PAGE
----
In fact, the atmosphere was so strong that I’m sure that there were girls who did not feel afraid but they said that they did, because that was defined as an important element of their religious identity… Nobody ever felt comfortable saying that they were interested [in being sexually active]

Another interviewee Jacky David, raised in North America, but living with her husband and three children in a small community outside of Jerusalem, reports a similar, albeit somewhat different, experience:

I went to a co-ed school so there was a lot of, if you touch guys then [you’re not religious]. It was everywhere; it was from friends, it was from the school, it was, you know, youth groups, everything. That was what we talked about when we were teenagers, you know, because every one else in the world was doing it and I went to secular college and everyone else in the world was doing it and you weren’t. So it was something that you had to come to terms with. But, because you’re exposed, you grow up in this very secular, I mean, in the eighties all anyone talked about was sex, right? It was in every song and everything and you know it’s forbidden. And then all of a sudden you get married and all of a sudden it’s okay and you still have the mentality of forbidden and it’s very hard to ease into it when suddenly from forbidden it’s a like a mitzvah (!) and an obligation (!). It’s very hard to ease into it over night and to forget everything that you have learned.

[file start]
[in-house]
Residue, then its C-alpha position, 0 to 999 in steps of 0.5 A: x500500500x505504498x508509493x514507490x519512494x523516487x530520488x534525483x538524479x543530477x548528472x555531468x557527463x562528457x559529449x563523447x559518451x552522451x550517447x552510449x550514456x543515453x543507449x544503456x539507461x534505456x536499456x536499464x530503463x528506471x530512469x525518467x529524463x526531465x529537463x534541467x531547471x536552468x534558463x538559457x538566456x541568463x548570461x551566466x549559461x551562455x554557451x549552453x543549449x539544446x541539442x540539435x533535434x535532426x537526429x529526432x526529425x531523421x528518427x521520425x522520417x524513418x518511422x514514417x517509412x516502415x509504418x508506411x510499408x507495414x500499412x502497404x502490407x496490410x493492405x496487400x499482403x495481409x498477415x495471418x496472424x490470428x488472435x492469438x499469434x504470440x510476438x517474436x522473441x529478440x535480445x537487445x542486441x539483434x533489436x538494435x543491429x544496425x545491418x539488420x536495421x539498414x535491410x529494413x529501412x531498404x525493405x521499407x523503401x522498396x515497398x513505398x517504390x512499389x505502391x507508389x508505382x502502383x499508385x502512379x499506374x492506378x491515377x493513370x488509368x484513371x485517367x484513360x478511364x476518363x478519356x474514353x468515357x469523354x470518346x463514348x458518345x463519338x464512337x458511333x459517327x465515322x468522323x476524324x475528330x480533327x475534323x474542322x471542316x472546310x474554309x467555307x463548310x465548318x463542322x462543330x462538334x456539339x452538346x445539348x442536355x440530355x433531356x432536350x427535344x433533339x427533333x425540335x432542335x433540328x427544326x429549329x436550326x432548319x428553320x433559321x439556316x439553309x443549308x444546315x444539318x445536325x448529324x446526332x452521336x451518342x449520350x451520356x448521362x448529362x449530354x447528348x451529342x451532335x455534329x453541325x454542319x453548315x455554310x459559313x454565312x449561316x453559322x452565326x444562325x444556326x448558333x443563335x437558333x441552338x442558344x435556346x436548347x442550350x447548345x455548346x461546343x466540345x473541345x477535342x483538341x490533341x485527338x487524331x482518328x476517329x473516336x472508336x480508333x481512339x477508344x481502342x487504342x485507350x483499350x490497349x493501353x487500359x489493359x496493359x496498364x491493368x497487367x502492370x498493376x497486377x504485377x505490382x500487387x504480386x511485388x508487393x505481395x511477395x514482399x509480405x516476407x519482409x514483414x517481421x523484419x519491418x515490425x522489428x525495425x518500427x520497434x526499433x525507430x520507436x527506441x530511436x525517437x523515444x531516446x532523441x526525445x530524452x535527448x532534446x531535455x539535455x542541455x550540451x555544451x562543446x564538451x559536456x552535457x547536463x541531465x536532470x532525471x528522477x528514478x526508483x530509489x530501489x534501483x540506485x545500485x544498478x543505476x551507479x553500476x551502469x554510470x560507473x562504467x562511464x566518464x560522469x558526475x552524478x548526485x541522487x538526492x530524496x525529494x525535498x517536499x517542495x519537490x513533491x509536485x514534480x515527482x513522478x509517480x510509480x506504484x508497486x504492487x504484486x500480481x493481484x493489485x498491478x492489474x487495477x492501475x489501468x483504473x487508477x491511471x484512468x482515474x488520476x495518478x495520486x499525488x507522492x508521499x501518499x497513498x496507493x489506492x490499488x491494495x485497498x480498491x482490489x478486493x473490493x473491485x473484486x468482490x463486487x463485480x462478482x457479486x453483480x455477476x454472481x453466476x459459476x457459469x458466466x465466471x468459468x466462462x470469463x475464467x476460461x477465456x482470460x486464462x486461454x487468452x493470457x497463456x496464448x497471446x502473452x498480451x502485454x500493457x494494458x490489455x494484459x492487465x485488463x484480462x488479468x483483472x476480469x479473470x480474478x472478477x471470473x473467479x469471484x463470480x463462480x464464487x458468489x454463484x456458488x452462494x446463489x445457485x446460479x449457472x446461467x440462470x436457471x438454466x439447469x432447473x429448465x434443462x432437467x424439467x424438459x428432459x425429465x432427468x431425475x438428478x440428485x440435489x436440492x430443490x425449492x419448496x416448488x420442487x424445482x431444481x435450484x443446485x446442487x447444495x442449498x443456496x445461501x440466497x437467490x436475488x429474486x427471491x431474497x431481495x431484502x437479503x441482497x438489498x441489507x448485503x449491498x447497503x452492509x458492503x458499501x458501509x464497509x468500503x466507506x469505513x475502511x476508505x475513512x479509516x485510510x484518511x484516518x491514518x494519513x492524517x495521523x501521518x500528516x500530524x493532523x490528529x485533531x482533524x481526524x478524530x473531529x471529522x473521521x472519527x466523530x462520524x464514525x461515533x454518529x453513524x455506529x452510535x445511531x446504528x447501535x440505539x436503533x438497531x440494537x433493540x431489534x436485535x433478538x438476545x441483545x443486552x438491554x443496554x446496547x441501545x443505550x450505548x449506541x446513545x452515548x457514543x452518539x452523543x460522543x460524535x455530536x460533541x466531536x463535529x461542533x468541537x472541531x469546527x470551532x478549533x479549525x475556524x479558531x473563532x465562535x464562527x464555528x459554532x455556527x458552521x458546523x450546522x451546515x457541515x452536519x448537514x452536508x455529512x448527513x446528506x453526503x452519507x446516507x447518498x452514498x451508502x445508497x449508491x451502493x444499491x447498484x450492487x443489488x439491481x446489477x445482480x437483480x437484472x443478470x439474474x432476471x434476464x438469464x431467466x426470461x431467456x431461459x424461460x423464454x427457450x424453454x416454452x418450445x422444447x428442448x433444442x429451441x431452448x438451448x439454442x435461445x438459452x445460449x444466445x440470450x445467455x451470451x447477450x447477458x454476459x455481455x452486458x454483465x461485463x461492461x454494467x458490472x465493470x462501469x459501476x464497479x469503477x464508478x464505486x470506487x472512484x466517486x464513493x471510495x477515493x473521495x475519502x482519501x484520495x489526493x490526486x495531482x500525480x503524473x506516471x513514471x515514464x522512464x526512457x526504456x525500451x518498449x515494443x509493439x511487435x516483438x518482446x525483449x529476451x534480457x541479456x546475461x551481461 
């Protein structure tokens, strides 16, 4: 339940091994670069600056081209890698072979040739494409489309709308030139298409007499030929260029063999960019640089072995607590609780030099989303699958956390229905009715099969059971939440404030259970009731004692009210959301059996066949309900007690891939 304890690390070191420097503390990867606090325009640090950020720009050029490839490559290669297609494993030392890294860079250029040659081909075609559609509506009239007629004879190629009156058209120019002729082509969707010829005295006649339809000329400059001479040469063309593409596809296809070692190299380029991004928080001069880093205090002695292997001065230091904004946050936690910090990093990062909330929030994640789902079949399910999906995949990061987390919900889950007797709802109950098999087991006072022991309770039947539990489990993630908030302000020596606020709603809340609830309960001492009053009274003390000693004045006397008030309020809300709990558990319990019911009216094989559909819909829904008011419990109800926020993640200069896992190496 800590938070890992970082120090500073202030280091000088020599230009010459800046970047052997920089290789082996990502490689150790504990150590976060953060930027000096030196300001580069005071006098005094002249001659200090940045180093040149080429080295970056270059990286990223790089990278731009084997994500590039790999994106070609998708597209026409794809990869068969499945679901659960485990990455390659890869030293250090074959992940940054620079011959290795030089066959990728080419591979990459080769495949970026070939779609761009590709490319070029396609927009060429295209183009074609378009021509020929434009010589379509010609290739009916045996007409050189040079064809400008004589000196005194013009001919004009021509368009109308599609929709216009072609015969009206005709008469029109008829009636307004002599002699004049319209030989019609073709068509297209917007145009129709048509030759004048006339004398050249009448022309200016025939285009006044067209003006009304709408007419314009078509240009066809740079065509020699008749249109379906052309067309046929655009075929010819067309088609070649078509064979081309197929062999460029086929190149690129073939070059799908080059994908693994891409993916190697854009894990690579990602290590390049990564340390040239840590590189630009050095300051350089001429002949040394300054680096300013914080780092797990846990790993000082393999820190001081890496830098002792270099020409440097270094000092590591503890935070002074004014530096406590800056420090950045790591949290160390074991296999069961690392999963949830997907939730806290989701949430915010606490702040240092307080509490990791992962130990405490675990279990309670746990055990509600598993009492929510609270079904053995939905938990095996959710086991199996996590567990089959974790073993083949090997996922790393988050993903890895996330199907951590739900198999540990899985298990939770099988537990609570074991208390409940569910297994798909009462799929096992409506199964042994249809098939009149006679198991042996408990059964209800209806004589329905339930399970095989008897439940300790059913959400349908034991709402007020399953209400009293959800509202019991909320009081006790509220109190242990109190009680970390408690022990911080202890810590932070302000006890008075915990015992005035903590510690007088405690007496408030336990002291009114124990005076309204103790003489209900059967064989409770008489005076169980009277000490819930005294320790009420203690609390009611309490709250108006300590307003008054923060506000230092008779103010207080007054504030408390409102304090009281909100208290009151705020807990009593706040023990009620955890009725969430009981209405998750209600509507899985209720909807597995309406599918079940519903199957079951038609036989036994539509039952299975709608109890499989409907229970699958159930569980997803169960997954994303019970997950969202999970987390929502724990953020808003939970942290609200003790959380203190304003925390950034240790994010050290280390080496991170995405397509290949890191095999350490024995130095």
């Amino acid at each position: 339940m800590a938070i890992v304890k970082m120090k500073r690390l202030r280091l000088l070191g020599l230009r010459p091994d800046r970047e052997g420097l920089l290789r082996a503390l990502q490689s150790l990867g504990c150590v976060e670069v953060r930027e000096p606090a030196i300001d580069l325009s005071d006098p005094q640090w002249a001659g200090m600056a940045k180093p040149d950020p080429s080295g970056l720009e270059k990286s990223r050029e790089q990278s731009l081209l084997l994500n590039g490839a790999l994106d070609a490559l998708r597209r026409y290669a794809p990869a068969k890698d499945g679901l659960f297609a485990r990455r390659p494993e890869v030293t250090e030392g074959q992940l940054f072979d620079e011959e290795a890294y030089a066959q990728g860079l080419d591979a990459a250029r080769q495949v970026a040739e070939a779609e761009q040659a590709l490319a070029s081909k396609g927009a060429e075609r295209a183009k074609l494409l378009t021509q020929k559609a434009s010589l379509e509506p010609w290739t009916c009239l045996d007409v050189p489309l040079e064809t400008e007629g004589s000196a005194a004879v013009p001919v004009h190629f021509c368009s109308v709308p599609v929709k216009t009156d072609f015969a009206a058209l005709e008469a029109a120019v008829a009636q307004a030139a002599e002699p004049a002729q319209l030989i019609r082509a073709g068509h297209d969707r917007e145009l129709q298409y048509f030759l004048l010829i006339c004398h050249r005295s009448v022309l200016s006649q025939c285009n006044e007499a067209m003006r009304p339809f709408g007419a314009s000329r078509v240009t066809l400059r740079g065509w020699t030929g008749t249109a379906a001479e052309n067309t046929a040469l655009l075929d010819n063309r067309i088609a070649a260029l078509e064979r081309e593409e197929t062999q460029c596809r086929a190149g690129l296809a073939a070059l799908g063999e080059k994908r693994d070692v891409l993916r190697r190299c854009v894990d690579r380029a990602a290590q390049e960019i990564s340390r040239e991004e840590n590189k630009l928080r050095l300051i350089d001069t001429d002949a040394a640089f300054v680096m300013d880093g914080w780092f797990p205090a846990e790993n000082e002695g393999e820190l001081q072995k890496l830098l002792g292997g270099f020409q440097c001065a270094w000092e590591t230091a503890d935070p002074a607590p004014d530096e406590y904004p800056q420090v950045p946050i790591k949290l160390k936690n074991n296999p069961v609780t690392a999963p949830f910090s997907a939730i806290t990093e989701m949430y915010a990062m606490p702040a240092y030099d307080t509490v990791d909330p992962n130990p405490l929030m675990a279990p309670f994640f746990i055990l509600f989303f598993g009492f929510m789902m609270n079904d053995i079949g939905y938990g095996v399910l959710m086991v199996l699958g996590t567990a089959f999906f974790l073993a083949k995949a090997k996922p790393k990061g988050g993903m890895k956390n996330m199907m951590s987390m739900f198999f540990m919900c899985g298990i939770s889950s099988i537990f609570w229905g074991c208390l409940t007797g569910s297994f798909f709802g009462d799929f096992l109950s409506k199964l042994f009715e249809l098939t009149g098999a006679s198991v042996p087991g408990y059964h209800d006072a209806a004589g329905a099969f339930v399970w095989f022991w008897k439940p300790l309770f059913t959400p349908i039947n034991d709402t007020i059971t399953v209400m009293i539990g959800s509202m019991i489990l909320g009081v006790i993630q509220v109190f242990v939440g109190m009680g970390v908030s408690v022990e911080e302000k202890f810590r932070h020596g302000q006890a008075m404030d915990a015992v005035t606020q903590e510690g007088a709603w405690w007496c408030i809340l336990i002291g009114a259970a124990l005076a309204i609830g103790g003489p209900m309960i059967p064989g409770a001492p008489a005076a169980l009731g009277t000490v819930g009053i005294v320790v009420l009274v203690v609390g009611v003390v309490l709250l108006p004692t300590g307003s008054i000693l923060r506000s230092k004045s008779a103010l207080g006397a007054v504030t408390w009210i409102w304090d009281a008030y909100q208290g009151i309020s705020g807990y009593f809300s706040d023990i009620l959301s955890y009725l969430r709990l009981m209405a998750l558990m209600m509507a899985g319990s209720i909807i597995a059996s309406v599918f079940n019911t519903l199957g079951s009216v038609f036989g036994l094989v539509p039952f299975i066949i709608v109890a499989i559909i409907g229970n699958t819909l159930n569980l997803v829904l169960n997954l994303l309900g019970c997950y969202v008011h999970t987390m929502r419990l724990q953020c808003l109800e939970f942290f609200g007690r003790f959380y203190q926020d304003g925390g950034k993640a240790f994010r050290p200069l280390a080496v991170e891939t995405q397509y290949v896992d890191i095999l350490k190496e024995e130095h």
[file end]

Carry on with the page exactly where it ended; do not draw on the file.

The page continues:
The combination of the stark “No” messages received in high school and the dramatically different one received afterward generated for many of the interviewees a sense of trauma – a trauma which some reported as lasting with them for many years. Jacky tells the following:

Even now, six years [after getting married], I still feel, you know, those voices of forbidden. Like right after you have a baby and you can’t touch for five weeks and then you do touch again that’s a, like that whole transition comes back to you. When we were engaged I complained to one of my friends that it’s wasn’t fair that you can’t touch and she said: ‘I’m married to my husband and I can’t touch him every month, so get used to it’. And that made in impact. And that’s true, we re-live that cycle every month.

An Israeli interviewee who has been married for four years, Sara Greenberg, describes this powerfully:

To suddenly make this sharp mental switch from “don’t touch, don’t touch, all boys think about all day is sex, you have to dress in ways so that boys shouldn’t look at you like that …” to “it’s so beautiful, it reflects wonderfully on your partnership ,… you are permitted to enjoy it…” is so drastic that it is simply criminal. … Those messages definitely came from the Ulpana. “If you touch [boys] you’ll be opening up the gates of Hell.” … In the beginning [of marriage], I suffered a lot, a lot, from this, and was unable to really engage in sexual relations. … I felt that it was some sort of animalistic behavior, really, like an animal … I still feel like I am succumbing to some lower, base, desire, and only do it because without it there wouldn’t be any children